Formation of Chota Nagpur plateau
A large region of land raised above the surrounding terrain is known as a plateau, and the Chota Nagpur Plateau is one of them. The plateau was created by the rising of the continent due to forces operating deep inside the earth. The Gondwana substrates provide evidence for the plateau's long history. It is a piece of the Deccan Plate, which separated from the southern continent during the Cretaceous and began a trip that would last 50 million years before colliding with the Eurasian continent. The Deccan Plateau's northeastern corner, where this ecoregion is located, was the earliest point of contact with Eurasia.
The Bhangar Plains
- These older alluvial plains are an upland area of the alluvial plain.
- These sites are appropriate for farming since they are well-drained.
- This region is calmly above the neighboring rivers' flood limits.
- Due to the high concentration of nutrients and humus in the soil, it produces a high yield.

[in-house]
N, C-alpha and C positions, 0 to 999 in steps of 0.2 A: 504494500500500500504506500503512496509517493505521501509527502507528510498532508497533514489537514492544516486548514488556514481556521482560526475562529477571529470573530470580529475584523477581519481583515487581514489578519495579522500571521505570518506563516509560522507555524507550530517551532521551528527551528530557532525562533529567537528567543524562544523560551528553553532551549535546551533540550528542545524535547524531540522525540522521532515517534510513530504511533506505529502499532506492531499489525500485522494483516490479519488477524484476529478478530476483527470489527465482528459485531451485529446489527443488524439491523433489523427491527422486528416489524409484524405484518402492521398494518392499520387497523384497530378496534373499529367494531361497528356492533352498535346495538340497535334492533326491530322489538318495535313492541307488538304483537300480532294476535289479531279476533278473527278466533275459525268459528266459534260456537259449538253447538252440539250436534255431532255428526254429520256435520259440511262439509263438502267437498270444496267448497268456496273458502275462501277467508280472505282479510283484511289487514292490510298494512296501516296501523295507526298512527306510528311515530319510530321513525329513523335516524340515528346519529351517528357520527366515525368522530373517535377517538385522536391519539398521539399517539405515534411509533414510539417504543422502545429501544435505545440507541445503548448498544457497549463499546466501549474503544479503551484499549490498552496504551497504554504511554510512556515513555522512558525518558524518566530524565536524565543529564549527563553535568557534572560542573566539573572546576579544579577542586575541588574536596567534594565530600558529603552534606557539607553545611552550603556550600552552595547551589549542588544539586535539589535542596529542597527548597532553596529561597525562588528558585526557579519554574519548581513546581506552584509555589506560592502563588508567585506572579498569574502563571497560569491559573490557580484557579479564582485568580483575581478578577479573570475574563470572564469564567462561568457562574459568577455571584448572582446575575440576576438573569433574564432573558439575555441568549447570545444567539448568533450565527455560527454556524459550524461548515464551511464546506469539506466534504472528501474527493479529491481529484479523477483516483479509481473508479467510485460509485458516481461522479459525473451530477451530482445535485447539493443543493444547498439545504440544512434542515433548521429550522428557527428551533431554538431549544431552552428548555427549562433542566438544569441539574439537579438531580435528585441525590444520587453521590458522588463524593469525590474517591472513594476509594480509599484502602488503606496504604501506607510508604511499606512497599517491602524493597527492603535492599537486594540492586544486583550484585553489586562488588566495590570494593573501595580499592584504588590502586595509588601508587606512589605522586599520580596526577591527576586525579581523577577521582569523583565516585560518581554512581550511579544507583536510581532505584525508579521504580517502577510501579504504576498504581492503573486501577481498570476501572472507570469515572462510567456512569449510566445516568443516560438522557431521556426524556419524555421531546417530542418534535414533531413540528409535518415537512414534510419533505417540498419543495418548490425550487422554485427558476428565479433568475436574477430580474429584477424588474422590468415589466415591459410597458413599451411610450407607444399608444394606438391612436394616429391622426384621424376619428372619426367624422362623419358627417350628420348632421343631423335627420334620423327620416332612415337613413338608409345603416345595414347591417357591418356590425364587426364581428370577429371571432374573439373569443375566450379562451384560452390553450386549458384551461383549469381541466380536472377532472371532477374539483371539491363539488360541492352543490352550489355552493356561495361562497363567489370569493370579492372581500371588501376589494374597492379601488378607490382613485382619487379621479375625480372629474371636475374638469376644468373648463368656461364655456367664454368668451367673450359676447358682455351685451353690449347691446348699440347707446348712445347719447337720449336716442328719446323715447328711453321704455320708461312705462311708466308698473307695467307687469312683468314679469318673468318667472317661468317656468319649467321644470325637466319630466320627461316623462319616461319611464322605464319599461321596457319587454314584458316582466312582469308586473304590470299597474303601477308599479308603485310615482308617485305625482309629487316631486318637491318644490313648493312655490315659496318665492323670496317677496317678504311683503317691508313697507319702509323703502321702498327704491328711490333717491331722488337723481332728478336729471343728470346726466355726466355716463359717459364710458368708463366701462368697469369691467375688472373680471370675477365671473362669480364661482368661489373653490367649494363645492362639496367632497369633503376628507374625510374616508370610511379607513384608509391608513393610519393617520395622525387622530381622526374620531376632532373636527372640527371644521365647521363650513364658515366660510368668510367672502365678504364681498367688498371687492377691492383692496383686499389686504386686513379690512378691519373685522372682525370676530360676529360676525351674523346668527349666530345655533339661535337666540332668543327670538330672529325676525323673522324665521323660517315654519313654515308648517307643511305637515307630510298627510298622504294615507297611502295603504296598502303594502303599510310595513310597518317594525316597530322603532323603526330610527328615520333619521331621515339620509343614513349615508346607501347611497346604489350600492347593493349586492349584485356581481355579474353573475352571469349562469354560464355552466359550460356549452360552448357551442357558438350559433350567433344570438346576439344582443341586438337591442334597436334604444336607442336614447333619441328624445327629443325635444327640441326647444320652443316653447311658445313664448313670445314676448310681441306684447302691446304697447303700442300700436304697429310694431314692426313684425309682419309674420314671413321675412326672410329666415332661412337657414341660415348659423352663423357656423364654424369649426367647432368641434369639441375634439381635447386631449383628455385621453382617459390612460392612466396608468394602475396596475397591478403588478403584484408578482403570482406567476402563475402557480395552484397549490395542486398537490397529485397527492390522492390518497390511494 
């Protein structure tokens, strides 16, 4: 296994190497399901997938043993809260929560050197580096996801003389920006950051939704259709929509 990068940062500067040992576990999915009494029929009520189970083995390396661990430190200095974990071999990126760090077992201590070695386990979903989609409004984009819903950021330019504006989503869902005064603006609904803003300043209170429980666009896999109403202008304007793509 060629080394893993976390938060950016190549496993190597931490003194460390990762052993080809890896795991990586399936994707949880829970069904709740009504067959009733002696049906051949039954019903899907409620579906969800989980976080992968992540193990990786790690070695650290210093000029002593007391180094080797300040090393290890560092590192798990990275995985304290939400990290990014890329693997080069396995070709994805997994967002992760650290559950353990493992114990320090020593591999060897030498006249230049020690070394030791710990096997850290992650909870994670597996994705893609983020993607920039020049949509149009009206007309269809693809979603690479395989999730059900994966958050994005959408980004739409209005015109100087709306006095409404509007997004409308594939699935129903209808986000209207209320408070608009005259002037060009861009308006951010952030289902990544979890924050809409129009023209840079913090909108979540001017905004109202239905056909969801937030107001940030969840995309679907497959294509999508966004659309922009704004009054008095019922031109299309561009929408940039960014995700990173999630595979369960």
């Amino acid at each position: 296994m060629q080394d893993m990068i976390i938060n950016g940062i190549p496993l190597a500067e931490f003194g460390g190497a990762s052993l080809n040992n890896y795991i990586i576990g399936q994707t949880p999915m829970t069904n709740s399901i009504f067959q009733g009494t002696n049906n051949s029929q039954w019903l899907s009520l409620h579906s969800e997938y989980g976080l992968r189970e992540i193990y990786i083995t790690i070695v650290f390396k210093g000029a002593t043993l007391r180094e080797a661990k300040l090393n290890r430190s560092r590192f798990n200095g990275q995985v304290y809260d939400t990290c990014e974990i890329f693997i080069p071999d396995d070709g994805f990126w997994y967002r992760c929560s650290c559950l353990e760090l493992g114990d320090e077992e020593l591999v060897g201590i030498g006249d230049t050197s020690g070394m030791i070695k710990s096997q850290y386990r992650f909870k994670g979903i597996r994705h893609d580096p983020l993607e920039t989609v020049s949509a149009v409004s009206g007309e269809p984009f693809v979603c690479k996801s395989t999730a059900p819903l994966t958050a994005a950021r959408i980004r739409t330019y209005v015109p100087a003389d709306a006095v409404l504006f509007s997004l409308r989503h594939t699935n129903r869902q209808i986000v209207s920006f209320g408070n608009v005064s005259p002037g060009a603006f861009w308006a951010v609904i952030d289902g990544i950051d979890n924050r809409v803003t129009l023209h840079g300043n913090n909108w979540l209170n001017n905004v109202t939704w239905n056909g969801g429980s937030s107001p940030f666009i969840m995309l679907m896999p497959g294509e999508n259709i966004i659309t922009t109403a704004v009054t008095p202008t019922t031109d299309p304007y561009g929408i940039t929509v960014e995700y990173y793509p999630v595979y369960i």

- It has naturally impure calcium carbonate nodules known as "Kankars."
The Khadar Plains
- Alluvial sediments along the river's path contributed to the formation of the new plains.
- annually enriched and created by new silt deposits.
- Sand, mud, clay, and silt all make up the Khadar land silt.
- Rice, sugarcane, wheat, maize, and oilseeds can all be grown on the Khadar lands.
Consider the following: (1) Malda fault in West Bengal separates the northeastern parts from the Chotanagpur plateau (2) The east flowing rivers form estuaries before entering into the Bay of Bengal. (3) The old and new alluvial deposits in the Terai belt are called Bhangar and Khadar
It is true that the northeastern region is divided from the Chotanagpur plateau by the Malda fault in West Bengal, and that the Terai belt's old and new alluvial deposits are referred to as Bhangar and Khadar.